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The organisation.
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A study of simple contracts and new starters.
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Recording time off
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Cases
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Administration Study
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Key Legislation Underpinning Employment Contracts

The Employment Rights Act 1996 underpins contracts of employment in the United Kingdom.

The terminolgy to use is a written statement of particulars of employment. This summarises the main particulars of the employment relationship and must according to the legislation be given within two months of the person's first day of service.

Whilst the law states two months it would actually be poor form to encourage a person to give up an existing job or prior state of affairs without actually presenting them with the contractual terms of their new role until two months after it has started. The law is quite flexible but if we are truly focused on the quality of the engagement with the prospective member of staff the written statement of particulars really should be issued as soon as possible after the decision to appoint has been made.

Issuing the written statement of particulars at the earliest point means the person is aware of what they being contracted to and can clarify any uncertainties before accepting. Starting a relationship in this manner where possible helps ensure a more harmonious contract.

The key aspects of a written statement of particulars are as follows:

  1. The names of the employer and employee.
  2. The title of the job which the employee is employed to do or a brief description of the work for which they are employed.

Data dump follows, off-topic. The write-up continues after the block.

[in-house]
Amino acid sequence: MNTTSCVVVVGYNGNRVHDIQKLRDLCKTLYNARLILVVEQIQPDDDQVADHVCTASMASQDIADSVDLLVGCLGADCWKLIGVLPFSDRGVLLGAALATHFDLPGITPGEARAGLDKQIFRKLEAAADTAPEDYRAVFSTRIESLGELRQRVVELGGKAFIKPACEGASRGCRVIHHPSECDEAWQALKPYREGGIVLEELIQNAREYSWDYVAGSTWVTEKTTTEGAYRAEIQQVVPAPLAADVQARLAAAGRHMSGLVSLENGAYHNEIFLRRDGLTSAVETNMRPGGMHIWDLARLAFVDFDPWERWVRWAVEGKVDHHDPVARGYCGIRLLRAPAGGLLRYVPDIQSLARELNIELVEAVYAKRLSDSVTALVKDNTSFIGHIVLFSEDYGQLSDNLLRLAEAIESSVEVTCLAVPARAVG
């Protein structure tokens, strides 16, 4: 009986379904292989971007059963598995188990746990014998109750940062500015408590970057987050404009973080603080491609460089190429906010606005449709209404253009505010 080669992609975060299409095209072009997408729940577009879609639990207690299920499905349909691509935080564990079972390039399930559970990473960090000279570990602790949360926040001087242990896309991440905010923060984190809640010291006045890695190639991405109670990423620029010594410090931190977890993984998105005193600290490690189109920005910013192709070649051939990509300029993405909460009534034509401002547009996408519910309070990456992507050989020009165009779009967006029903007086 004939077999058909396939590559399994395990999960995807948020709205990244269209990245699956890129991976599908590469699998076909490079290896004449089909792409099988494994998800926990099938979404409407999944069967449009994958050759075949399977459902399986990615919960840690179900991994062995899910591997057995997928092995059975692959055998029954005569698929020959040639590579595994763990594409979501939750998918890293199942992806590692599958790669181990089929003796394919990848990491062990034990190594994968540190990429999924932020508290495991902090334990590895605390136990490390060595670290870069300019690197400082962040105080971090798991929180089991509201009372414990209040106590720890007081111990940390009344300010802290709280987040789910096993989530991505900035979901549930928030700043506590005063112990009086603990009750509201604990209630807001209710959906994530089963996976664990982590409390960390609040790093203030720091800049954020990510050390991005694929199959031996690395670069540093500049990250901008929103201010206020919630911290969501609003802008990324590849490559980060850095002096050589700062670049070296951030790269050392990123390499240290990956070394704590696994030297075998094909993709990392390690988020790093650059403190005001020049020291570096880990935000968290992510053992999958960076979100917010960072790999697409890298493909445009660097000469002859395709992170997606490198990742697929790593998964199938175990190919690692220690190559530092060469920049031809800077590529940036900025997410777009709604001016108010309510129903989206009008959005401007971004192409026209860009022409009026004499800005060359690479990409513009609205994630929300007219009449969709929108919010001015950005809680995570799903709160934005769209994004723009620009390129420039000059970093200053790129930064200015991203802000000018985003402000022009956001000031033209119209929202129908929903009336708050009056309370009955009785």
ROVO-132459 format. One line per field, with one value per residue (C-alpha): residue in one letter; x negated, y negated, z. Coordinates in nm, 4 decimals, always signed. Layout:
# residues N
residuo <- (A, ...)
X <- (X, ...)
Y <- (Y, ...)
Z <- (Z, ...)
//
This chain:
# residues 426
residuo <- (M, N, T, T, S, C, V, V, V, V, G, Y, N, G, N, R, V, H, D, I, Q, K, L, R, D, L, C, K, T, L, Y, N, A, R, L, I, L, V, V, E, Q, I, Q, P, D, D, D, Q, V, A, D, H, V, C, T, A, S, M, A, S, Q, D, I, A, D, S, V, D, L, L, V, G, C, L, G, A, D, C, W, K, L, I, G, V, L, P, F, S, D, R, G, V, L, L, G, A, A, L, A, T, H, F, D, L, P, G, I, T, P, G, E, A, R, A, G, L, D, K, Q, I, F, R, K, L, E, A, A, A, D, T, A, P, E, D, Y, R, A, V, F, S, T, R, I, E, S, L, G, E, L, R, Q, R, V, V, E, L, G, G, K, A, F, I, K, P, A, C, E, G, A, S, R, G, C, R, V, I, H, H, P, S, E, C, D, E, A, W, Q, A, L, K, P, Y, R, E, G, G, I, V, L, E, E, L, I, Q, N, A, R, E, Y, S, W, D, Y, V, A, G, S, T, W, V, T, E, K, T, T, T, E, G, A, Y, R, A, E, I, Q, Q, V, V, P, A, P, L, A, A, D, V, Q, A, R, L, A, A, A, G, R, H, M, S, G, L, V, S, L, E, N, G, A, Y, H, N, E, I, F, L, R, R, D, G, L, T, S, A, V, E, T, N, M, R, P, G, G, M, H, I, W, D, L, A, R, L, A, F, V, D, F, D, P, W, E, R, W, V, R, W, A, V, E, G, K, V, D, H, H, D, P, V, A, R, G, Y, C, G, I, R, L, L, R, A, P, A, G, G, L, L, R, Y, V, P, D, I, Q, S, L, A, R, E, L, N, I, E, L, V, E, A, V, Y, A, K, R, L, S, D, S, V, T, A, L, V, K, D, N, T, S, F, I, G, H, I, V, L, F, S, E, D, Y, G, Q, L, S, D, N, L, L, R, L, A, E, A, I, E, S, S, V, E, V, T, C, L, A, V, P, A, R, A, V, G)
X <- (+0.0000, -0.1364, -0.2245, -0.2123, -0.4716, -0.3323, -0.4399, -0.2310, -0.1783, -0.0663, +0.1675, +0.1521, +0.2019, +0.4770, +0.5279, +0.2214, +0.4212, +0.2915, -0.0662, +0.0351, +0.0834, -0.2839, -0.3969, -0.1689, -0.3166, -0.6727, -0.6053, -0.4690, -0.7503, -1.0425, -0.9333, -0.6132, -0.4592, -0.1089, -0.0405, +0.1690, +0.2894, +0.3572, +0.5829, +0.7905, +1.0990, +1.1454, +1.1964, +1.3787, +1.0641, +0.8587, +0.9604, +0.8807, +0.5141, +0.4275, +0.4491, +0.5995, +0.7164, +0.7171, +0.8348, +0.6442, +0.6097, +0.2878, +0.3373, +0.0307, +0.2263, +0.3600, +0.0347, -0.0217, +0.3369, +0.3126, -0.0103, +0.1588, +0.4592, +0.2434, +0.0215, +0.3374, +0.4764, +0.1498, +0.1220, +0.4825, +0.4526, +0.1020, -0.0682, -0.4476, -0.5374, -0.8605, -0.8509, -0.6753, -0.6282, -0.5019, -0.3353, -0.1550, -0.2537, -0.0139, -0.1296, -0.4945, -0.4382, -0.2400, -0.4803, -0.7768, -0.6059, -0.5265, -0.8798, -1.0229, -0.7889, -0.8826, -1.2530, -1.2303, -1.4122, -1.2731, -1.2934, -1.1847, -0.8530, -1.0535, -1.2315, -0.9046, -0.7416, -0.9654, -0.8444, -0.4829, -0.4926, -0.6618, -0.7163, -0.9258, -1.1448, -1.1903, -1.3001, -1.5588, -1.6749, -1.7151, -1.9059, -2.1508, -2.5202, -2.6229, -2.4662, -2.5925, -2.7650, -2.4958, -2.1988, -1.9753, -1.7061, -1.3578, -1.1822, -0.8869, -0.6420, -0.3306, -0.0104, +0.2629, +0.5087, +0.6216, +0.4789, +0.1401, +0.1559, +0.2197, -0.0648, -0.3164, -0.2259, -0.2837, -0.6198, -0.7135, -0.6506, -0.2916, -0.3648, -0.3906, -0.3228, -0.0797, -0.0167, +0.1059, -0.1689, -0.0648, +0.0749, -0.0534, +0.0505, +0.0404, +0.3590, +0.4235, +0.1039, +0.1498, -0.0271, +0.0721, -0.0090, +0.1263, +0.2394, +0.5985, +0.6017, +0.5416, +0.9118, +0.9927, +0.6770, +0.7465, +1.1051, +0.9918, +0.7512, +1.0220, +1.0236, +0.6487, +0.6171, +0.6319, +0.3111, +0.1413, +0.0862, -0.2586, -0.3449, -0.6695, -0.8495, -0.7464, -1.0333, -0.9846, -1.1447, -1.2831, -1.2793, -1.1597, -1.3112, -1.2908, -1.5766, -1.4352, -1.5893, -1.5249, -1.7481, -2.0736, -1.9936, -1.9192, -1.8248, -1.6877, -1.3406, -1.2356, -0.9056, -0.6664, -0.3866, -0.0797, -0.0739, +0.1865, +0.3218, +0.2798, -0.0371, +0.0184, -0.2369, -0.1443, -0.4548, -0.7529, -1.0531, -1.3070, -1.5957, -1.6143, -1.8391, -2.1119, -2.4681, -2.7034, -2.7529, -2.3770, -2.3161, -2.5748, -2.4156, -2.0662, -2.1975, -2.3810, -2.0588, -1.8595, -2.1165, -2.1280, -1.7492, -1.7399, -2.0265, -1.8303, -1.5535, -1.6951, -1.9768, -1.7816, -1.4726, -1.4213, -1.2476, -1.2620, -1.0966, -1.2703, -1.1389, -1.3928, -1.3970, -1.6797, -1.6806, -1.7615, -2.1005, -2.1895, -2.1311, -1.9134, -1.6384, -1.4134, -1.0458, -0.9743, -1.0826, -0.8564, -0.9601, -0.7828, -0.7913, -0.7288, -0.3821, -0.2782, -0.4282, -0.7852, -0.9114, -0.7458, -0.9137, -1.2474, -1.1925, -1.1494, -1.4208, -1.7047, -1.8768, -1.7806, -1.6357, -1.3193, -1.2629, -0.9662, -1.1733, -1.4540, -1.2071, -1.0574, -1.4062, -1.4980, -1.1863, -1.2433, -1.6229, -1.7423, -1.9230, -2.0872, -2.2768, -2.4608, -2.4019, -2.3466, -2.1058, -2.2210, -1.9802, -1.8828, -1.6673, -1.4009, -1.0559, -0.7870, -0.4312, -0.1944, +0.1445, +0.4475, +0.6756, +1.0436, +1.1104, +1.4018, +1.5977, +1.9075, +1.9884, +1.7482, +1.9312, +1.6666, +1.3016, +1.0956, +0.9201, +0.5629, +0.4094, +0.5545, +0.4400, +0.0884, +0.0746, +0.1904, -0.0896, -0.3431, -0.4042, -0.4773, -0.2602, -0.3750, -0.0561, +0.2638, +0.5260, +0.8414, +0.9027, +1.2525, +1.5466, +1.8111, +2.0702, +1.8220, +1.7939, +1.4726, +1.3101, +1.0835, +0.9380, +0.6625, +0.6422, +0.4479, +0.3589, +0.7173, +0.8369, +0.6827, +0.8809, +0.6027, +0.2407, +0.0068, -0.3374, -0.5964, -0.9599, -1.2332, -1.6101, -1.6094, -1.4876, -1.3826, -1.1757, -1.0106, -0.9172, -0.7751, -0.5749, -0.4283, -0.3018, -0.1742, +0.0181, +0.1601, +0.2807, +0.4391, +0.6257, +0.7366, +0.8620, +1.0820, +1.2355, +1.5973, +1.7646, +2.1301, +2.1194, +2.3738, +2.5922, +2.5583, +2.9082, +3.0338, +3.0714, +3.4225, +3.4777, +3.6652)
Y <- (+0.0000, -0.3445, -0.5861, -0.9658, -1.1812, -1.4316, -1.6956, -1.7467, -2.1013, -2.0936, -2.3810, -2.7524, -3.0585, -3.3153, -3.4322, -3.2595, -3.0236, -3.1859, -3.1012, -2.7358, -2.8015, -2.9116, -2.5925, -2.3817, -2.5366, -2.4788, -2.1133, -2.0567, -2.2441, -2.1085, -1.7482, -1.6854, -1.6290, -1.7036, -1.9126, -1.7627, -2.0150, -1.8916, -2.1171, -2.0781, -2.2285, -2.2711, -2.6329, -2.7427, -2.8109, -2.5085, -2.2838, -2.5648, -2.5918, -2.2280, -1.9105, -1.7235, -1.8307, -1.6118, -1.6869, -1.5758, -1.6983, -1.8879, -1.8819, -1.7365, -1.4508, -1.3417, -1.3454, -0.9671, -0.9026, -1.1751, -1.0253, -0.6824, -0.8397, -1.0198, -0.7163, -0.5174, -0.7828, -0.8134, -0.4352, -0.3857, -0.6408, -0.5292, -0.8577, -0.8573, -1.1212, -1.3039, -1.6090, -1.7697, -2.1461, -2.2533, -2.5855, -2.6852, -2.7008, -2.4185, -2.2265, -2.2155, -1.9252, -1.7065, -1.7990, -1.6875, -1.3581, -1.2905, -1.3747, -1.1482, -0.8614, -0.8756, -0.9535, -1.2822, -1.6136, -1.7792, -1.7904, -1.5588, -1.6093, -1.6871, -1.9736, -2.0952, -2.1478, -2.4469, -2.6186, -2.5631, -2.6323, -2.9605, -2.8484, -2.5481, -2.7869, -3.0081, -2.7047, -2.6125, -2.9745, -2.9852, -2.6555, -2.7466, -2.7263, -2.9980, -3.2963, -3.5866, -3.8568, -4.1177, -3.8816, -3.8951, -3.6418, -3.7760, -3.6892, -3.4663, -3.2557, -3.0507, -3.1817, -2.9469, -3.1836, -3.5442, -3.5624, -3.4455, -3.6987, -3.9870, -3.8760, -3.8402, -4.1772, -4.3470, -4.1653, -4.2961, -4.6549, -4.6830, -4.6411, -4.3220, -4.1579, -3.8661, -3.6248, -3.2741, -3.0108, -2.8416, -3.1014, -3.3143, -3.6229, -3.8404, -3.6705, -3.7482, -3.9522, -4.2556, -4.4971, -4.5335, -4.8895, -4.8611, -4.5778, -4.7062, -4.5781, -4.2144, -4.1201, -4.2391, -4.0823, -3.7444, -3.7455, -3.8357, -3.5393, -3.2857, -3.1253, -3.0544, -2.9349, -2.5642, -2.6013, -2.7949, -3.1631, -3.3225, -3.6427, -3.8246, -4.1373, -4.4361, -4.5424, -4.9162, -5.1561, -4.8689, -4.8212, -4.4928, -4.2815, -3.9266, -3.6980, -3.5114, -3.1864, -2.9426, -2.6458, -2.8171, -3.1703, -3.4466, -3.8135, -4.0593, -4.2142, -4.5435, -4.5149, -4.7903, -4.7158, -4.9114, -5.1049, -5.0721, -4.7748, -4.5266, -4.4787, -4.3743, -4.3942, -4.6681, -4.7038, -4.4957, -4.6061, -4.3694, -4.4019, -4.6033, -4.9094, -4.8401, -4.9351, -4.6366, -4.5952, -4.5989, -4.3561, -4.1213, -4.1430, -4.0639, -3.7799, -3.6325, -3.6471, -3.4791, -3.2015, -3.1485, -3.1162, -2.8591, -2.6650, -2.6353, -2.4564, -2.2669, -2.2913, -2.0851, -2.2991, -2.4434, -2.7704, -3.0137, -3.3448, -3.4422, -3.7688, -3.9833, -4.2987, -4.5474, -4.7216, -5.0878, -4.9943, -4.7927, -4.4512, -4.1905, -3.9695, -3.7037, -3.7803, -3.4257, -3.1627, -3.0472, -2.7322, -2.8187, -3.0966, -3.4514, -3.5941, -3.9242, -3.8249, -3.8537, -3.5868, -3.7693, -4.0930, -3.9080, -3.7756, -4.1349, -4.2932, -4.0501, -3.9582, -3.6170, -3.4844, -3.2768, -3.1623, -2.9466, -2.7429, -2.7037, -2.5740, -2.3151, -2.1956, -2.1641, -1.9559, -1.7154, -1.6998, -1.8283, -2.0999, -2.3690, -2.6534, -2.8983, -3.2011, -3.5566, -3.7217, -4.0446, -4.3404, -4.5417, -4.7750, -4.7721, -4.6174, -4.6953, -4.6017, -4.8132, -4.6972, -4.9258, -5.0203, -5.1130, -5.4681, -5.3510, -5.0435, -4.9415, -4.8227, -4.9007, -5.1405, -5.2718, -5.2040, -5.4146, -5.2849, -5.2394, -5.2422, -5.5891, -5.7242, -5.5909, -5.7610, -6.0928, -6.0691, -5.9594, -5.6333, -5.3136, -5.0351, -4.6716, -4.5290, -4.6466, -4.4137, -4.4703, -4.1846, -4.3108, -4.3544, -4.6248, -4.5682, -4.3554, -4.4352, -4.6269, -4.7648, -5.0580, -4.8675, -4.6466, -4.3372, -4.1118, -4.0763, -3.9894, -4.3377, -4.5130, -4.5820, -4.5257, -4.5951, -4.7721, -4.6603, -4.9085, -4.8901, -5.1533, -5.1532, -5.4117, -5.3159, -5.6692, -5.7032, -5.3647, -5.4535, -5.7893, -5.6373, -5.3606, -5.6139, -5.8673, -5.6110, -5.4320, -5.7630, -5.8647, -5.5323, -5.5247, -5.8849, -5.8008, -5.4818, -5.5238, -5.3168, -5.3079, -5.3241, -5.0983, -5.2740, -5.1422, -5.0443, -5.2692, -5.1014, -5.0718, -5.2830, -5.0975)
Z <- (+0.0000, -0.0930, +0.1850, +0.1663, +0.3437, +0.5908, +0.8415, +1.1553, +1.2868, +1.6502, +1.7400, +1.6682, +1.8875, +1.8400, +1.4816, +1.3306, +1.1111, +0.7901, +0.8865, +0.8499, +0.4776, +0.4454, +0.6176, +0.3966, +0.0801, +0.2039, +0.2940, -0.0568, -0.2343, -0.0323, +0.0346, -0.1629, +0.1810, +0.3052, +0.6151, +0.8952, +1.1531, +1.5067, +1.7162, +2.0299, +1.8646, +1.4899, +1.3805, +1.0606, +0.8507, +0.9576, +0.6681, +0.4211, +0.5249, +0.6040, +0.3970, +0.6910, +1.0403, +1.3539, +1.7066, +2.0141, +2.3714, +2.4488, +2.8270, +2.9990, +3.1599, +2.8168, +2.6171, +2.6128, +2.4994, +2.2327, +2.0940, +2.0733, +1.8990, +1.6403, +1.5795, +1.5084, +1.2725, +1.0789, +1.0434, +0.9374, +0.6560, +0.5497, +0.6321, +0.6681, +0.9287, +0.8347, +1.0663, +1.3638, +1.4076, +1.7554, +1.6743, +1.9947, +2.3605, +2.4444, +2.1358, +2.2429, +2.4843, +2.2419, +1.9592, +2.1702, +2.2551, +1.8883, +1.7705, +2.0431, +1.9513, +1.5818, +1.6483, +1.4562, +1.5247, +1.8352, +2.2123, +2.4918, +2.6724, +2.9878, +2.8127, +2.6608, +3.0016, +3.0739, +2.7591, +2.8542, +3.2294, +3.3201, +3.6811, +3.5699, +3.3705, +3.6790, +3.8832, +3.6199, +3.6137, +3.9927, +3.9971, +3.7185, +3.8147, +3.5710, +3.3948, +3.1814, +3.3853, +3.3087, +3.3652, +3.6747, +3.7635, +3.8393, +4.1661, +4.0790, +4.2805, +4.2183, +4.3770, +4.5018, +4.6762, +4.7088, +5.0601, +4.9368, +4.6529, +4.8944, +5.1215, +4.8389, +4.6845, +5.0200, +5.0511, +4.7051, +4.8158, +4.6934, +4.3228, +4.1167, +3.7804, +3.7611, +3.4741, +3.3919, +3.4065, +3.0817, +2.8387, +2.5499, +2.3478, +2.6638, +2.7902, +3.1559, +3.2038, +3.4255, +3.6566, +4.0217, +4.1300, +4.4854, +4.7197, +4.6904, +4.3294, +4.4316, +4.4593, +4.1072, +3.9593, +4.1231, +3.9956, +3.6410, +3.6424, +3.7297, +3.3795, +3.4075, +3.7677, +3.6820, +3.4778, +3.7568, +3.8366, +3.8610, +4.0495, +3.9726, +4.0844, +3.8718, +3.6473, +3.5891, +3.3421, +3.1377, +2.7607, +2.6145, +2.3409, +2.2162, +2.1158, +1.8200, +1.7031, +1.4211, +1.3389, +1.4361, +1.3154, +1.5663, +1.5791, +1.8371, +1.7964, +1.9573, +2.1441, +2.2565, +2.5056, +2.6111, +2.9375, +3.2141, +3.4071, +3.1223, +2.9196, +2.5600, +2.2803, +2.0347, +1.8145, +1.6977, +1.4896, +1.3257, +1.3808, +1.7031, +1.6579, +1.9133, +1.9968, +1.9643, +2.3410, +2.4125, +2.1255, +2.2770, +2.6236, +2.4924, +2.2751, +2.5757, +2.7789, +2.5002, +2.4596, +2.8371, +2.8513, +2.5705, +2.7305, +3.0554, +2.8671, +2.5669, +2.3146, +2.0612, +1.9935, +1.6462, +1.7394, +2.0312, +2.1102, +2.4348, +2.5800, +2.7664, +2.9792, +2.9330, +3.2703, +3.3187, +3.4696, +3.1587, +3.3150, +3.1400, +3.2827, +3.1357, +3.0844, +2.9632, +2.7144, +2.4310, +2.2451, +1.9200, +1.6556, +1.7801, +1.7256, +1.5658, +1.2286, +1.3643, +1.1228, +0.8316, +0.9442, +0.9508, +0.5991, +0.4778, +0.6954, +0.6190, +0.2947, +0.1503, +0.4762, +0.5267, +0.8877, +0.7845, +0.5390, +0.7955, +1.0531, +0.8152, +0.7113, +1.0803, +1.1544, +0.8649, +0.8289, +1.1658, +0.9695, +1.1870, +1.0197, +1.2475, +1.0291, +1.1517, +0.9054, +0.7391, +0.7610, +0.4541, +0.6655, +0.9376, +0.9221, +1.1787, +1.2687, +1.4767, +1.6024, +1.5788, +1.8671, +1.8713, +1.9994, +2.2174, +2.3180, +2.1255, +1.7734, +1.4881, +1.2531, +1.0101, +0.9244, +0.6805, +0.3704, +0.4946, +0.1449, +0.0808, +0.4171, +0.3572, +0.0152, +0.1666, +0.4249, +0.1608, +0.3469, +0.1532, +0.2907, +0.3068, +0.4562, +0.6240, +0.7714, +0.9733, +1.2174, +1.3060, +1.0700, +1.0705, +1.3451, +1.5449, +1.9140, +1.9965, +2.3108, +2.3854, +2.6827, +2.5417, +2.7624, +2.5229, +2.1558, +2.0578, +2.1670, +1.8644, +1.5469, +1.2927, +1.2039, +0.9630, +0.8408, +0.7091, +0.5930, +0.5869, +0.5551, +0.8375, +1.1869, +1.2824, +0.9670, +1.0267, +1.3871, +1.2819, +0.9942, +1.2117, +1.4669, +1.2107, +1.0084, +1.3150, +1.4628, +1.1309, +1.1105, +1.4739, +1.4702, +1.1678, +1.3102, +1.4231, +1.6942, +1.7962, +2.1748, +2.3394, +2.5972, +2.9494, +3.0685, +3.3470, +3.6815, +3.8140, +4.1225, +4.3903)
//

3. Where the employment is not intended to be permanent, the period for which it is expected to continue.
  4. Either the place of work or, where the employee is required or permitted to work at various places, an indication of that and of the address of the employer.
  5. The date when the employment began.
  6. The date on which the employee’s period of continuous employment began (taking into account any employment with a previous employer which counts towards that period). The continuous employment date is often the same as the start date. Where it is earlier this may give the new starter certain employment rights that come with longer service.
  7. The scale or rate of remuneration/pay or the method of calculating this.
  8. The intervals at which remuneration is paid (that is, weekly, monthly or other specified intervals).
  9. Any terms and conditions relating to hours of work.
  10. Entitlement to holidays, including public holidays, and holiday pay.
  11. How incapacity for work due to sickness or injury will be handled, including any provision for sick pay.
  12. Pensions and pension schemes.
  13. The length of notice which the employee is obliged to give and entitled to receive to terminate his contract of employment.